The purpose of my Oral-B professional care 2000 rechargeable toothbrush, or so the company claims, is to offer me a unique brushing experience that’s both safe and effective. Not only will it attack plaque, prevent cavities and tartar buildup, and do away with gingivitis, it will provide me with “exceptional mouth cleaning” and “gentle, yet thorough cleaning for sensitive areas.” Last but not least, it will give “exceptional whiteness for occasional and everyday use.”

I deserve a gold star just for purchasing the thing.

As you can see, I take my oral hygiene very seriously. (Seriously enough to shell out megabucks for this bells-and-whistles version of a toothbrush.) Years of vigorous brushing in all the wrong places has done away with some of my enamel and created super-sensitive gum areas. My yearly dental cleanings are spiked with agony, when that little annoying cleaning thingy gets too close to my oh-so-sensitive hot spots. I grip the armrests tightly and have to use every ounce of willpower to stay seated until it is, thankfully, over.

Somehow my dentist noticed my “discomfort” (too small a word for what I was feeling, in my opinion). When he suggested this particular toothbrush because of the pressure sensor (a red light that blinks on and a buzzer that buzzes if you brush too vigorously), I sped to Costco and grabbed it off the shelf.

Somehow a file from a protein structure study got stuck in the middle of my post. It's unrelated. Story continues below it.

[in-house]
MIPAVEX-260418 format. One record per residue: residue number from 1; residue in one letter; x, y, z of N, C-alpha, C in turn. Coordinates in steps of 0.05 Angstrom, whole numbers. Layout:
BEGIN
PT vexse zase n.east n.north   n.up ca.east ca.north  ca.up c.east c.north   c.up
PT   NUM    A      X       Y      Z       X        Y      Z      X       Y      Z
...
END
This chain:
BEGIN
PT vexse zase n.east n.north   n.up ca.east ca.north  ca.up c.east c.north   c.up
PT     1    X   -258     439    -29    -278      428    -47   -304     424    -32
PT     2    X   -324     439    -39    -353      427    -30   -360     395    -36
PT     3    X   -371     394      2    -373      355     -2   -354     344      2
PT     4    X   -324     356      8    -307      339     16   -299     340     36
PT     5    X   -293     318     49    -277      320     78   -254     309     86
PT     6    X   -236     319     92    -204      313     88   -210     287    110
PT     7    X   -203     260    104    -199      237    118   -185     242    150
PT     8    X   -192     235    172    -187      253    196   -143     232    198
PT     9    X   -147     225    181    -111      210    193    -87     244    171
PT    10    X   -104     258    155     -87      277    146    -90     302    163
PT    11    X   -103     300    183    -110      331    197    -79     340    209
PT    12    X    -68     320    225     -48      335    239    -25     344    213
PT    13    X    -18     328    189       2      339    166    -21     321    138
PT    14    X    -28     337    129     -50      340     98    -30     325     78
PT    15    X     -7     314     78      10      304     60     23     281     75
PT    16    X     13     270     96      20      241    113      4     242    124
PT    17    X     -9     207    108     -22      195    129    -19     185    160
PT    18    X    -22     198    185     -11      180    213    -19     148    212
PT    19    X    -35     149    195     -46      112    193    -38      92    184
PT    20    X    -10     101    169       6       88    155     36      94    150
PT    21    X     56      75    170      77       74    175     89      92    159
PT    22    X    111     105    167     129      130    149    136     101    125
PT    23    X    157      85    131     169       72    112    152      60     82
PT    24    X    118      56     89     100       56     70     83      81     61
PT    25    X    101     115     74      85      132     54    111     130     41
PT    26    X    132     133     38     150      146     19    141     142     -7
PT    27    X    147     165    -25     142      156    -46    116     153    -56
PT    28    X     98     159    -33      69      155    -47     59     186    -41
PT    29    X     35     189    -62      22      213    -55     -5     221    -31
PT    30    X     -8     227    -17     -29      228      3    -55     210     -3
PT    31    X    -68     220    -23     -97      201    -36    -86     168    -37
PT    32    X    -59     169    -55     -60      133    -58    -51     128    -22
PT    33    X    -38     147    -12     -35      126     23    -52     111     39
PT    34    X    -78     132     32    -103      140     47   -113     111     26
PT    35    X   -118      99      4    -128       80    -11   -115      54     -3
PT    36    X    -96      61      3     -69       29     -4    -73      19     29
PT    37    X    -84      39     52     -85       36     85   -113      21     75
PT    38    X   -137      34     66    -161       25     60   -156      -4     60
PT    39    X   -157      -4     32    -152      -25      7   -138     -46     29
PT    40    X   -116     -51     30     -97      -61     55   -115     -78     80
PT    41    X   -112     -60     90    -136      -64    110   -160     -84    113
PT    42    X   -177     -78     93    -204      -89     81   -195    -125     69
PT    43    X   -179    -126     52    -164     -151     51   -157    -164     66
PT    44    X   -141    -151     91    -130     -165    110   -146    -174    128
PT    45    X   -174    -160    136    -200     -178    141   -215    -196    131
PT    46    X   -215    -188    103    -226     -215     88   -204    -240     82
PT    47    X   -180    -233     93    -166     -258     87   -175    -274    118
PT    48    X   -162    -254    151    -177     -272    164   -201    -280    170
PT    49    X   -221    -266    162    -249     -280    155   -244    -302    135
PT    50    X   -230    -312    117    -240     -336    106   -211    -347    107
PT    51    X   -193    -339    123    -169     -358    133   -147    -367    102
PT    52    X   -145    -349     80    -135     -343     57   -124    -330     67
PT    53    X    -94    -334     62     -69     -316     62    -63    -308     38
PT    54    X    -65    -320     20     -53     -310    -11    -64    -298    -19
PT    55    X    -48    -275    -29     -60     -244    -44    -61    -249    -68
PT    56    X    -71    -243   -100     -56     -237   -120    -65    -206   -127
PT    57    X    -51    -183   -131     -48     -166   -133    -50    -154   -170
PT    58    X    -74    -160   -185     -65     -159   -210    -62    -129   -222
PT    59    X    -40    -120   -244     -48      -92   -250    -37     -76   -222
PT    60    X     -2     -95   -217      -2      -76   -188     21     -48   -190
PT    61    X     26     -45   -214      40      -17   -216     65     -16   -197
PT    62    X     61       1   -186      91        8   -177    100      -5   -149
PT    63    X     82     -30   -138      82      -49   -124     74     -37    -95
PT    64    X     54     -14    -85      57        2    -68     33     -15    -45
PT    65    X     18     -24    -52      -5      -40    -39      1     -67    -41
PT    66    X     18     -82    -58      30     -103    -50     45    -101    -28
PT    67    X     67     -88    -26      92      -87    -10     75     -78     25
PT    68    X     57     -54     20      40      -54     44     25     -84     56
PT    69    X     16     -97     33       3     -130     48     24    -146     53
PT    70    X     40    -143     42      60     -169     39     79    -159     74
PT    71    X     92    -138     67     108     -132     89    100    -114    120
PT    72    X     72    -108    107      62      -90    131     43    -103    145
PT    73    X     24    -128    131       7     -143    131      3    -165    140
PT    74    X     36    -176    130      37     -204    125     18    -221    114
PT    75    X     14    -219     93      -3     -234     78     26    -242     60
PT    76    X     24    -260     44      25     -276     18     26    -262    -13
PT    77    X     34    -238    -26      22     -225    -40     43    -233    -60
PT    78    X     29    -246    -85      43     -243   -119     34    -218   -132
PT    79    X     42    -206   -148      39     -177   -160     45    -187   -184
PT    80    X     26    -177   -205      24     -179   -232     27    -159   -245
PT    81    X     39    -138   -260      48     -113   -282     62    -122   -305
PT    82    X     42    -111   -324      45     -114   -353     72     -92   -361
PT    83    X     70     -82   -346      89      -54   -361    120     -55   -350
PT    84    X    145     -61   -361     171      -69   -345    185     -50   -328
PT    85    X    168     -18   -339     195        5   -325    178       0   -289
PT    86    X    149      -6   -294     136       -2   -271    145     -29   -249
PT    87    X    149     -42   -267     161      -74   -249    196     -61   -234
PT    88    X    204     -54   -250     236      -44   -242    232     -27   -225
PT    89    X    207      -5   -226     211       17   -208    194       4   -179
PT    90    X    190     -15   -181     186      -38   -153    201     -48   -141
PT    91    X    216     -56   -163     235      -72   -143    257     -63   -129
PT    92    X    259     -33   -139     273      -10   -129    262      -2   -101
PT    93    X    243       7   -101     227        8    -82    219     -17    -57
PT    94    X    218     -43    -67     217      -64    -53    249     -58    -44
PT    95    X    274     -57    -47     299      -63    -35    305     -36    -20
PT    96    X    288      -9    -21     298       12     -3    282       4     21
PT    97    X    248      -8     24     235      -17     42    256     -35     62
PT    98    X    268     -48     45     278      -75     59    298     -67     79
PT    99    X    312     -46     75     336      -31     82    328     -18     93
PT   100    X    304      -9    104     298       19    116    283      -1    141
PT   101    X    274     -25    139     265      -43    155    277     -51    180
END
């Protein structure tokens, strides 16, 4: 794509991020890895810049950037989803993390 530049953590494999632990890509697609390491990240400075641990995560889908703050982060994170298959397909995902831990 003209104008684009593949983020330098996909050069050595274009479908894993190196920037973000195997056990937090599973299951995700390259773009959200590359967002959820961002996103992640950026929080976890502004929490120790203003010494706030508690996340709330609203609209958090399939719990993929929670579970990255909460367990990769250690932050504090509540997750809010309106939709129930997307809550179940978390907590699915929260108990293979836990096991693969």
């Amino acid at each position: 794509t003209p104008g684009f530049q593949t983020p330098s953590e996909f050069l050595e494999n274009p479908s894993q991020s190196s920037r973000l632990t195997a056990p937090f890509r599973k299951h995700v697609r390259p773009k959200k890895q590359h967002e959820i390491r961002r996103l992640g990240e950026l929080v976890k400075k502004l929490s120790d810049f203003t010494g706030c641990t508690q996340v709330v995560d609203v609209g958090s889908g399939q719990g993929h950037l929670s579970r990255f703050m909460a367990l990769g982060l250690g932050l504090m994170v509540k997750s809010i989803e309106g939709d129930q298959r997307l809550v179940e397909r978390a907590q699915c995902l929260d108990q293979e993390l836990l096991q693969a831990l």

What a virtuous feeling I had as I opened the box, plugged in the toothbrush to charge, and carefully read the directions in three languages. (All right, I only read the English, not the Spanish or French. But I would have read it in those languages had I taken any of those classes in high school. I didn’t. I took bookkeeping. Too bad.)

It’s with much excitement that I pick up the brush that night and carefully squeeze a nice line of Sensodyne on it. Not too much, not too little. The perfect amount, like drizzling some ganache. With the vanity sink lights on high so I can get a view of every molar and eyetooth, I begin the brushing process.

My professional care 2000 rechargeable toothbrush definitely does everything the English instructions say it will. I come too close to my gum and bleep (** light**). Quickly, I move farther up, druuulp (**light once again**), all righty then, not that far up, moving along to my canines, a steady hmmmm, got that down pat, yay for me, molars, heads up, it’s your turn now, vweeep (**light**), okay, got to be careful there.…

Ever since this toothbrush took up residence in my bathroom, brushing has become a delicate dance. I have to hold the angle just right to avoid the druulps and vweeps. It’s tough to hear the bluurps and see the lights in the morning right after I stumble out of bed. If I’m going to be honest, I’ll admit that my smile doesn’t look any better and my teeth and gums aren’t any less sensitive to cold. (I know. I tested it out by eating some Fudge Ripple ice cream. I brushed again afterward.) (Excerpted from Family First, Issue 591)